As the NLRA clearly does not speak precisely to this issue, we must defer to the Board's position if it reflects a reasonable construction of the statute. The simple question before the Board was whether the CWA violated section 8(b)(1)(A) by charging objecting nonmember employees an agency fee for representational expenditures not directly attributable to their own bargaining units. In this case, the Board held that CWA, which is the designated bargaining agent for all of the affected employees in its approximately 2,400 different bargaining units, did not violate its duty of fair representation by allocating chargeable expenses on a union-wide, rather than unit-by-unit, basis. See Communications Workers of Am. and Finerty, 322 N.L.R.B. No. 22, at 2 (1996), reprinted in J.A. 146. The Board's interpretation is reasonable.
In Lehnert, the Supreme Court established that a union "may charge objecting employees for their pro rata share of the costs associated with otherwise chargeable activities of its state and national affiliates, even if those activities were not performed for the direct benefit of the objecting employees' bargaining unit," as long as two conditions are met: first, that there is "some indication" that the fee is for services that "may ultimately inure to the benefit of the members of the local union" and, second, that the union does not expend fees collected from objecting nonmembers on "bargaining activities wholly unrelated to the employees in their unit." 500 U.S. at 524, 111 S.Ct. at 1961 (emphasis added).
It is indisputable that, by pooling its resources on a union-wide basis, a union, which is the bargaining representative of all its members, provides some benefit to members of the various local unions. As the Court noted in Lehnert,
The essence of the affiliation relationship is the notion that the parent will bring to bear its often considerable economic, political, and informational resources when the local is in need of them. Consequently, that part of a local's affiliation fee which contributes to the pool of resources potentially available to the local is assessed for the bargaining unit's protection, even if it is not actually expended on that unit in any particular membership year.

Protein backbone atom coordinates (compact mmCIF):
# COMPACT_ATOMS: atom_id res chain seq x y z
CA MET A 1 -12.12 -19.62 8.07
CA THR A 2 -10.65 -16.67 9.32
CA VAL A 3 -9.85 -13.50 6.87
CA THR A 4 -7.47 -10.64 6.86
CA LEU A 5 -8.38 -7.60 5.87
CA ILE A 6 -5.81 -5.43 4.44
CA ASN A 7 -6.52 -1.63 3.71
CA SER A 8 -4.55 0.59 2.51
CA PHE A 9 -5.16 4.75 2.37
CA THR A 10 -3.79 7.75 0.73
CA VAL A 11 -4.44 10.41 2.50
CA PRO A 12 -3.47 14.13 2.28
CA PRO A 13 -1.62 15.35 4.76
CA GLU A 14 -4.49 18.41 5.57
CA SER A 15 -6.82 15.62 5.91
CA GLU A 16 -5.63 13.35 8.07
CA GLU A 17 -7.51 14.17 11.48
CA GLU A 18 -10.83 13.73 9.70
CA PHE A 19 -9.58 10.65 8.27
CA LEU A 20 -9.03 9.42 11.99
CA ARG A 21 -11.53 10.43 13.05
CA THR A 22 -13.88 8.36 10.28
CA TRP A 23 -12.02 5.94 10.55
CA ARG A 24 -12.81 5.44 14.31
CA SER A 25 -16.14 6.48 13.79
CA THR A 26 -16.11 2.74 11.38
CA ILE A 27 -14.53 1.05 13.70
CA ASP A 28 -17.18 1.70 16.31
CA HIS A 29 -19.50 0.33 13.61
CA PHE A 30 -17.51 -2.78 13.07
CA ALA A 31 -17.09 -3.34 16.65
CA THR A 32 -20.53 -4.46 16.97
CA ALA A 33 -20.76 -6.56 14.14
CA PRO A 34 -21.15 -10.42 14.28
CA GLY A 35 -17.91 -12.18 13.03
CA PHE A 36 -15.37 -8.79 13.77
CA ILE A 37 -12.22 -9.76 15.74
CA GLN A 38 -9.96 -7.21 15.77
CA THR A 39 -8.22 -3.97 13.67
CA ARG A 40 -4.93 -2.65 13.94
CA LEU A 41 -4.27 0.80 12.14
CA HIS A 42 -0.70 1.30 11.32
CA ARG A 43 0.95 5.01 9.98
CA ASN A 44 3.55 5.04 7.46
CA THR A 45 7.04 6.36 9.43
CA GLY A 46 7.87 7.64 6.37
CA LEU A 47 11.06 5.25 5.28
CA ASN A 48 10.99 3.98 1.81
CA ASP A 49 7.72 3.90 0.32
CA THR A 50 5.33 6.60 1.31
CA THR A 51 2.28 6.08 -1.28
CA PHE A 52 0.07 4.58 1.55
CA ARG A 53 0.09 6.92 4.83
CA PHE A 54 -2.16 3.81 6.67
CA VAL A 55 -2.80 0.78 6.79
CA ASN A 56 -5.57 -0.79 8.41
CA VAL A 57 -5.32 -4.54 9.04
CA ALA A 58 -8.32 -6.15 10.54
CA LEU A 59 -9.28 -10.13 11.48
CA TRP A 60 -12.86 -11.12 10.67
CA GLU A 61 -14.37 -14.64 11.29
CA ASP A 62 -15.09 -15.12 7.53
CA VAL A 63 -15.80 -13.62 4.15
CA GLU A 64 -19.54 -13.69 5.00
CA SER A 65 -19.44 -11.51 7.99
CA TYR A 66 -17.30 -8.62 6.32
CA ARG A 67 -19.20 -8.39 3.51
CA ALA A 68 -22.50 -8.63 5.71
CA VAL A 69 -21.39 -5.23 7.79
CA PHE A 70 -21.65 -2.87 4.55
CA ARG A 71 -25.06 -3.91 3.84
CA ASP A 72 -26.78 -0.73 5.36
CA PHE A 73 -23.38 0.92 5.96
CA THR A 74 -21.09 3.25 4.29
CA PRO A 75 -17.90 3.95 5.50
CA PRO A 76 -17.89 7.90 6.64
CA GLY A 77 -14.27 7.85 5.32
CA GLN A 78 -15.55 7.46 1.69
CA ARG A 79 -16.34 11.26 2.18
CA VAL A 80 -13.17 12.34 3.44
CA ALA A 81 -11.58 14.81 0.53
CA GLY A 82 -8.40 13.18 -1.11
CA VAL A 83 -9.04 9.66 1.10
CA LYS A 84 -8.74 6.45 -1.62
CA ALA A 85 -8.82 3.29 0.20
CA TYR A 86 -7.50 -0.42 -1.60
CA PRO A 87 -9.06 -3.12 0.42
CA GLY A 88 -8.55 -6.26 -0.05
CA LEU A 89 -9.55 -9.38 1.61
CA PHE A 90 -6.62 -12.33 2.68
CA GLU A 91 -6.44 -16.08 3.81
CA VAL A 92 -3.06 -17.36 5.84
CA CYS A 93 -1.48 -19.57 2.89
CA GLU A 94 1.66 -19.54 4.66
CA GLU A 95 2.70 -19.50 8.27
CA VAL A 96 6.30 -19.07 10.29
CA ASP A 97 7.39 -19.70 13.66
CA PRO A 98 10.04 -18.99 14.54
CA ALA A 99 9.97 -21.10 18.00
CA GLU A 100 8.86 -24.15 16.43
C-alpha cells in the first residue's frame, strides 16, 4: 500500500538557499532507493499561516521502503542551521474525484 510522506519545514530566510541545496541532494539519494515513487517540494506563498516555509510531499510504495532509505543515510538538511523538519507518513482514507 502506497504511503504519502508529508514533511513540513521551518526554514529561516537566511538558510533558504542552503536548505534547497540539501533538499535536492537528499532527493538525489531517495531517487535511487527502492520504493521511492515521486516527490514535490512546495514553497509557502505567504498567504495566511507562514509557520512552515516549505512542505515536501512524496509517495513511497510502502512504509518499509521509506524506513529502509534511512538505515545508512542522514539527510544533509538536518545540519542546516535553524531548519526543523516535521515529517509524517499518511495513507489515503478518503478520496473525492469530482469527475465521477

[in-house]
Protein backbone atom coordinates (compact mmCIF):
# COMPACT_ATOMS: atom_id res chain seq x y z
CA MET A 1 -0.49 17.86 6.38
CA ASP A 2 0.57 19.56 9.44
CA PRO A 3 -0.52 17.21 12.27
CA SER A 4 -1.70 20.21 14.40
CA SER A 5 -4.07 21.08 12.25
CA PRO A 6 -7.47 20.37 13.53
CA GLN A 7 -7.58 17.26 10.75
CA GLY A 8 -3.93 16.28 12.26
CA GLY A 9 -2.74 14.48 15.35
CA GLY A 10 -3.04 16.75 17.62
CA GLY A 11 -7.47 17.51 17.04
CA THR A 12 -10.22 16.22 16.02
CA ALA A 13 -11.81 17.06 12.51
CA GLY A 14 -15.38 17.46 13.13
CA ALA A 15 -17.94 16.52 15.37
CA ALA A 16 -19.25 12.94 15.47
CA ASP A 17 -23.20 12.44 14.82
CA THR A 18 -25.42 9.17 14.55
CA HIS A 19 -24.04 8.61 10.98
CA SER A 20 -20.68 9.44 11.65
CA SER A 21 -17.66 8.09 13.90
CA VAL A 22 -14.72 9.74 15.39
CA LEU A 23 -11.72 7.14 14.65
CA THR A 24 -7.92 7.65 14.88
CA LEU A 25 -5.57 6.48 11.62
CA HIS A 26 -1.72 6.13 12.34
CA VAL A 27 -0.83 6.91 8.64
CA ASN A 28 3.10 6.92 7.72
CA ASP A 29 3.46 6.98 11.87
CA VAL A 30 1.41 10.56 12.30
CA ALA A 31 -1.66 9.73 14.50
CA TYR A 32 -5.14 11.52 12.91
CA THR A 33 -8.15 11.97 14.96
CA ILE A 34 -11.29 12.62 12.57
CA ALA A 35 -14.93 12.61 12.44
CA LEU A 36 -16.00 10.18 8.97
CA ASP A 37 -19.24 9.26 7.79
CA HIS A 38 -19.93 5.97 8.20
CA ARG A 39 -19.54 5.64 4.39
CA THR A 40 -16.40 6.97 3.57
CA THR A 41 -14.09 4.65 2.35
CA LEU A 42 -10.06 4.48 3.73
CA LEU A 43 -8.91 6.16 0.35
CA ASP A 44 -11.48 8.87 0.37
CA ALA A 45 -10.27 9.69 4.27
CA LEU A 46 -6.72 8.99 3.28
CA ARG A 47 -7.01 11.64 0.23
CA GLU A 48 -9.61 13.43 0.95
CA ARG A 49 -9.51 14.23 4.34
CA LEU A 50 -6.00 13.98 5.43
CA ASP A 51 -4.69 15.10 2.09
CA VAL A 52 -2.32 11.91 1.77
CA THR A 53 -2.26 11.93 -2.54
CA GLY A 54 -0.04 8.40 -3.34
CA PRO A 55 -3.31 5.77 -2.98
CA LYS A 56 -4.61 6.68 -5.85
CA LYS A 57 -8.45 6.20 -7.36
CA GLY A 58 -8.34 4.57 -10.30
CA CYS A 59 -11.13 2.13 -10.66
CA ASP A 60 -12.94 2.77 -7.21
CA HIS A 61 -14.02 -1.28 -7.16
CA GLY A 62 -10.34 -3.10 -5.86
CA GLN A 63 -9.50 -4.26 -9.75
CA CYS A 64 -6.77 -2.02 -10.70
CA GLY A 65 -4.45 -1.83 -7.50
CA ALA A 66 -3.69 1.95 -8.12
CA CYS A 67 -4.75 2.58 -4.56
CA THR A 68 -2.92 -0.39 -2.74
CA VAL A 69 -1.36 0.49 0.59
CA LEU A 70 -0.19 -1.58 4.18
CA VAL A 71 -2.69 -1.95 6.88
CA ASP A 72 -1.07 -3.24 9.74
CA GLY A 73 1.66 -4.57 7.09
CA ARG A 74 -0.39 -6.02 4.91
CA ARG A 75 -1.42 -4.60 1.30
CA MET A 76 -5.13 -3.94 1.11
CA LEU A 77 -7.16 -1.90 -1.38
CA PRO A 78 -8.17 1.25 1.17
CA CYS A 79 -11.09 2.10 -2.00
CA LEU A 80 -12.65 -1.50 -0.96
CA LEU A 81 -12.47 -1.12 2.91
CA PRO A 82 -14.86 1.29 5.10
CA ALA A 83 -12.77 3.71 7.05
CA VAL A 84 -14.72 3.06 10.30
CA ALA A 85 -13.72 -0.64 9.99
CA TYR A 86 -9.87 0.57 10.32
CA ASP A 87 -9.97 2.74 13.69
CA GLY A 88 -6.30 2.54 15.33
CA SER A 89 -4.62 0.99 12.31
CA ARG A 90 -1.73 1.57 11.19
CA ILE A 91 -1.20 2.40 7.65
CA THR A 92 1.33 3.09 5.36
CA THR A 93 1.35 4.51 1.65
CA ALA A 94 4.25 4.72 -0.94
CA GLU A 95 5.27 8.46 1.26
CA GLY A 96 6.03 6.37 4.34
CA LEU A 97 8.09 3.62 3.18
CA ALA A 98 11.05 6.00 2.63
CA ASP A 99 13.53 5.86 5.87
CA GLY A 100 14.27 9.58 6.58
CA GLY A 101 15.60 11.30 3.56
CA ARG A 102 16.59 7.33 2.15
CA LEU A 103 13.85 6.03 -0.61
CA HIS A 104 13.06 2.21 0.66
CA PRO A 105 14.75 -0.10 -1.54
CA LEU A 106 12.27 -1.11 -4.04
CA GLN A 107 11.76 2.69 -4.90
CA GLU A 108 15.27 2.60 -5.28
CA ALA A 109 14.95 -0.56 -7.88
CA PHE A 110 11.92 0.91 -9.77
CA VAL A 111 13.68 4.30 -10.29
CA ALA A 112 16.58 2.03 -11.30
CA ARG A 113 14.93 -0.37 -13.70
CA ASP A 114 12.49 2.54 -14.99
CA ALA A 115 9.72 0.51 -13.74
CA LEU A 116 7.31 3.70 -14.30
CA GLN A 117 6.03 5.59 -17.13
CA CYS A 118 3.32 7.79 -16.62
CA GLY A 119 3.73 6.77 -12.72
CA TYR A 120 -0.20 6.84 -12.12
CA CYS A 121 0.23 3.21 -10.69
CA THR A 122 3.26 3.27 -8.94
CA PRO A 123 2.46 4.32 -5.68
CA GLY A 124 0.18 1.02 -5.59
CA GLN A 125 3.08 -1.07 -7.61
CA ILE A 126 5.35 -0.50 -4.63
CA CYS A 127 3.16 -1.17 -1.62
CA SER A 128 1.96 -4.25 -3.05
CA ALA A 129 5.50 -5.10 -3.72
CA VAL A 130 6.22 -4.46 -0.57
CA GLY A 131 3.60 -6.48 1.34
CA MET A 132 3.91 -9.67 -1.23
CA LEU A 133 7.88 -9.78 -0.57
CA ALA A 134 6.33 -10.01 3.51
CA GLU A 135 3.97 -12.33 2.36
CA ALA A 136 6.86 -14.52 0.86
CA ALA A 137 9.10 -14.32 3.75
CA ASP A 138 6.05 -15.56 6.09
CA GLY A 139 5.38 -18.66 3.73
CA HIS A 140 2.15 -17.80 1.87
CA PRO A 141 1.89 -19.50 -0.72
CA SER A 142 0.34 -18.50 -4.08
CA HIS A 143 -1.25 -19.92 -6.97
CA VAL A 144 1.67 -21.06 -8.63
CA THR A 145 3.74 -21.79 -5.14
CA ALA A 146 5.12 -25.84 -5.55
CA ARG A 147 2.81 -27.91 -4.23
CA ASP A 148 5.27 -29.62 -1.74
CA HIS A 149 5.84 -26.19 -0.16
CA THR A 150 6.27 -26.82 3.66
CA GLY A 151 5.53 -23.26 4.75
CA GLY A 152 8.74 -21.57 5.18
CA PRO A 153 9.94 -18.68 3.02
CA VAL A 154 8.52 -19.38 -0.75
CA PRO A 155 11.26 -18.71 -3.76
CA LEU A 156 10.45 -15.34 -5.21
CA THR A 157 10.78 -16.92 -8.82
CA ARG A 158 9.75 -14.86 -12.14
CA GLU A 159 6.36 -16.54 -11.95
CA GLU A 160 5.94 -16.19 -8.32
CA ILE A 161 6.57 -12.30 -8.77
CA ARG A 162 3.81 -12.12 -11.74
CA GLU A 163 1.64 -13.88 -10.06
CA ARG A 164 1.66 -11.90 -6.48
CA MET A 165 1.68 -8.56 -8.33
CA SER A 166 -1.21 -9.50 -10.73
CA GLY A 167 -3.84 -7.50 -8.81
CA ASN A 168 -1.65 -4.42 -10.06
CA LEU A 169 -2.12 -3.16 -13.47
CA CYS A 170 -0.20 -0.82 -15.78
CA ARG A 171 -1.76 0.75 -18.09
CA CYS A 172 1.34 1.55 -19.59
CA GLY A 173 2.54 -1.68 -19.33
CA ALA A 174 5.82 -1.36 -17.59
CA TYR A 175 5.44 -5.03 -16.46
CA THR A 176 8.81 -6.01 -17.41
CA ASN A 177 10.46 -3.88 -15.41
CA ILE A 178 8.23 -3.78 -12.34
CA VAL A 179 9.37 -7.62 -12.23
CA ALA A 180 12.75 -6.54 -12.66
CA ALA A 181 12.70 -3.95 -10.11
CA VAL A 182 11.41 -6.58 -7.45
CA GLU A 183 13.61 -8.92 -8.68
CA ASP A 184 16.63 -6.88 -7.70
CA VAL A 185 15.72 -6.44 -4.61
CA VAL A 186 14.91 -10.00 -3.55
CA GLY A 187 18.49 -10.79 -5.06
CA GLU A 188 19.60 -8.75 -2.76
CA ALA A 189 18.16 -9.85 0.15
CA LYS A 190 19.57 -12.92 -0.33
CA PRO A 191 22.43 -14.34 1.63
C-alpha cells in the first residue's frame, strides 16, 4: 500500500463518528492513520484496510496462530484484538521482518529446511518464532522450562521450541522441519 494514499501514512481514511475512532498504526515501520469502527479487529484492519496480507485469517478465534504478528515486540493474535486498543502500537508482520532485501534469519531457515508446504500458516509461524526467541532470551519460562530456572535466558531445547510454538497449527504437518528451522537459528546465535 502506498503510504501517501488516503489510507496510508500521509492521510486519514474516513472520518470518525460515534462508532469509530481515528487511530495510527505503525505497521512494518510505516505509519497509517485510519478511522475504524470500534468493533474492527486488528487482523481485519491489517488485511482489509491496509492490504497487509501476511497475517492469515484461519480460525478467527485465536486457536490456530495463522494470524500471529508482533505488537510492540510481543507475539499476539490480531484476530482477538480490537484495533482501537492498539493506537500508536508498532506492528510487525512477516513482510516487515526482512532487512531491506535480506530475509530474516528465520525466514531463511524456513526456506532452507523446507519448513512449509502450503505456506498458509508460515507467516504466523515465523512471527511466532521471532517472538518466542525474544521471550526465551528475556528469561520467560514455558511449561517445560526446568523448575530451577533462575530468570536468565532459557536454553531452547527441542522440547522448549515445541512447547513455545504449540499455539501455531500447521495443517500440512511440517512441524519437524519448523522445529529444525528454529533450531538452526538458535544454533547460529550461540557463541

Id. at 523, 111 S.Ct. at 1961. The same rationale applies here.
The Board's finding is also supported by the court's judgment in Price v. International Union, United Auto., Aerospace & Agric. Implement Workers of Am., 927 F.2d 88 (2d Cir.1991). In that case, the Second Circuit held that a union's use of a "local presumption" in allocating chargeable expenses--i.e., "assum[ing] for accounting purposes that the allocation between chargeable and non-chargeable expenditures for the [overall union] is equivalent to the allocation for each of its ... local unions"--is reasonable. See id. at 93. The court noted that "the Supreme Court has repeatedly recognized that there are practical reasons why 'absolute precision' in the calculation of the charge to non-members cannot be 'expected or required.' " Id. at 94 (quoting Chicago Teachers Union v. Hudson, 475 U.S. 292, 307 n. 18, 106 S.Ct. 1066, 1076 n. 18, 89 L.Ed.2d 232 (1986)). We agree.
We note that, in deciding this case, the Board did not have before it challenges to specific representational expenses of CWA. The Board noted that,
because the amended consolidated complaint failed to identify specific representational expenses, including litigation expenses, as having been unlawfully charged to objectors, that issue is not before us.
Communications Workers of Am. and Finerty, 322 N.L.R.B. No. 22, at 3 n. 4 (1996), reprinted in J.A. 147. In other words, the Board assumed that all of CWA's pooled expenses were related to lawful representation activities and, thus, that they fell within the scope of permissible charges under section 8(b)(1)(A) of the NLRA. Because the instant case does not involve challenges to "specific representational expenses," the Board has not decided (1) whether some of the pooled charges may be impermissible (e.g., charges attributable to charitable donations by the Union); or (2) whether some of the pooled charges may be collected only from employees in certain designated bargaining units (e.g., money for strike funds that would be available to support employees in the private sector, but unavailable to employees in public sector units where strikes are unlawful). As the Board noted, the agency fees charged for specific representational expenses by CWA may be contested in a subsequent challenge proceeding. See Communications Workers of Am. and Finerty, 322 N.L.R.B. No. 22, at 4 (1996), reprinted in J.A. 148. This decision simply represents an initial finding that CWA's method of allocation is not per se unlawful.
Finally, we hold that the Board reasonably concluded that the Union, by providing financial information disclosing the allocation of expenses on a union-wide, rather than unit-by-unit, basis, did not violate its duty of fair representation. This court has held that " '[b]asic considerations of fairness ... dictate that the potential objectors be given sufficient information to gauge the propriety of the union's fee.' " Abrams v. Communications Workers of Am., 59 F.3d 1373, 1379 (D.C.Cir.1995) (quoting Chicago Teachers Union v. Hudson, 475 U.S. 292, 306, 106 S.Ct. 1066, 1076, 89 L.Ed.2d 232 (1986)). Petitioners' claim would have some force only if CWA were required to calculate the objecting nonmembers' fees on a unit-by-unit basis. However, for the reasons discussed above, the duty of fair representation includes no such obligation. Thus, unit-by-unit financial disclosure is not necessary to ensure that nonmembers are paying only for properly chargeable activities. On this issue as well, we defer to the Board's interpretation as reasonable.
For the reasons discussed above, we deny the petition for review.